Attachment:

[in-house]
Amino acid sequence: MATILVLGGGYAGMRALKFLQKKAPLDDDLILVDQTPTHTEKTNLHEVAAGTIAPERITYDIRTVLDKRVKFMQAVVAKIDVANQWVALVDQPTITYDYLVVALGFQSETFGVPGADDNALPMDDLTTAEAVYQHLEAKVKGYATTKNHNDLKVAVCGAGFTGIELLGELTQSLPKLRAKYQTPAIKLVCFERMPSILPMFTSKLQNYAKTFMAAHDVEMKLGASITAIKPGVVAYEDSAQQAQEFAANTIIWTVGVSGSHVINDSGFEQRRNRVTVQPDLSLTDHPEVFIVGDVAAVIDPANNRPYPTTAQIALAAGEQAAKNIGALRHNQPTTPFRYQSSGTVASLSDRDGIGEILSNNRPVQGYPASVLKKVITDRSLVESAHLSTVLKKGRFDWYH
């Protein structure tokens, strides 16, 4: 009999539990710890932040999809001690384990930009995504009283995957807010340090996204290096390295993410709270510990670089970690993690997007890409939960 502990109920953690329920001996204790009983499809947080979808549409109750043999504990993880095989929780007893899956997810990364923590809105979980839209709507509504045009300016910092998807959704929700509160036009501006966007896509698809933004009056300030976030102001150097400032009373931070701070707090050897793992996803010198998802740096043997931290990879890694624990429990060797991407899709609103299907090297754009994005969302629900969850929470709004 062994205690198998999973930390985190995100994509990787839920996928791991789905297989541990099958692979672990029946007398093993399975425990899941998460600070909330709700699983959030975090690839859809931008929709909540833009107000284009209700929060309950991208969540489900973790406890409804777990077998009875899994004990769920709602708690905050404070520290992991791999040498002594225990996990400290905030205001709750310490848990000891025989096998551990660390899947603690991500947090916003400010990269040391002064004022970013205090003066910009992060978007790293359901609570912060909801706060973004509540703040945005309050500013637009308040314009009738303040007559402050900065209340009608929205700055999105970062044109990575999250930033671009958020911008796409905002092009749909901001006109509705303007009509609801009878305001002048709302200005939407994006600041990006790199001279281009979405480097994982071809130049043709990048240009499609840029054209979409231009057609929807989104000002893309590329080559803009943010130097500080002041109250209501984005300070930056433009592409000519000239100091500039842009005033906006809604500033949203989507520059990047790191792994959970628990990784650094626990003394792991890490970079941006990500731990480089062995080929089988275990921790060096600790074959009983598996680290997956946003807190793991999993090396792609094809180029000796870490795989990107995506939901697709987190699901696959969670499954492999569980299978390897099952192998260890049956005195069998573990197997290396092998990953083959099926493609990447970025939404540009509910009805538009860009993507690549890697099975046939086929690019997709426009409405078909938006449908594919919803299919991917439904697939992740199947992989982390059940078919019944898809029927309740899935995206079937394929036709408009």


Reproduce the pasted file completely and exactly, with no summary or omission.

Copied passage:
[in-house]
Amino acid sequence: MATILVLGGGYAGMRALKFLQKKAPLDDDLILVDQTPTHTEKTNLHEVAAGTIAPERITYDIRTVLDKRVKFMQAVVAKIDVANQWVALVDQPTITYDYLVVALGFQSETFGVPGADDNALPMDDLTTAEAVYQHLEAKVKGYATTKNHNDLKVAVCGAGFTGIELLGELTQSLPKLRAKYQTPAIKLVCFERMPSILPMFTSKLQNYAKTFMAAHDVEMKLGASITAIKPGVVAYEDSAQQAQEFAANTIIWTVGVSGSHVINDSGFEQRRNRVTVQPDLSLTDHPEVFIVGDVAAVIDPANNRPYPTTAQIALAAGEQAAKNIGALRHNQPTTPFRYQSSGTVASLSDRDGIGEILSNNRPVQGYPASVLKKVITDRSLVESAHLSTVLKKGRFDWYH
């Protein structure tokens, strides 16, 4: 009999539990710890932040999809001690384990930009995504009283995957807010340090996204290096390295993410709270510990670089970690993690997007890409939960 502990109920953690329920001996204790009983499809947080979808549409109750043999504990993880095989929780007893899956997810990364923590809105979980839209709507509504045009300016910092998807959704929700509160036009501006966007896509698809933004009056300030976030102001150097400032009373931070701070707090050897793992996803010198998802740096043997931290990879890694624990429990060797991407899709609103299907090297754009994005969302629900969850929470709004 062994205690198998999973930390985190995100994509990787839920996928791991789905297989541990099958692979672990029946007398093993399975425990899941998460600070909330709700699983959030975090690839859809931008929709909540833009107000284009209700929060309950991208969540489900973790406890409804777990077998009875899994004990769920709602708690905050404070520290992991791999040498002594225990996990400290905030205001709750310490848990000891025989096998551990660390899947603690991500947090916003400010990269040391002064004022970013205090003066910009992060978007790293359901609570912060909801706060973004509540703040945005309050500013637009308040314009009738303040007559402050900065209340009608929205700055999105970062044109990575999250930033671009958020911008796409905002092009749909901001006109509705303007009509609801009878305001002048709302200005939407994006600041990006790199001279281009979405480097994982071809130049043709990048240009499609840029054209979409231009057609929807989104000002893309590329080559803009943010130097500080002041109250209501984005300070930056433009592409000519000239100091500039842009005033906006809604500033949203989507520059990047790191792994959970628990990784650094626990003394792991890490970079941006990500731990480089062995080929089988275990921790060096600790074959009983598996680290997956946003807190793991999993090396792609094809180029000796870490795989990107995506939901697709987190699901696959969670499954492999569980299978390897099952192998260890049956005195069998573990197997290396092998990953083959099926493609990447970025939404540009509910009805538009860009993507690549890697099975046939086929690019997709426009409405078909938006449908594919919803299919991917439904697939992740199947992989982390059940078919019944898809029927309740899935995206079937394929036709408009």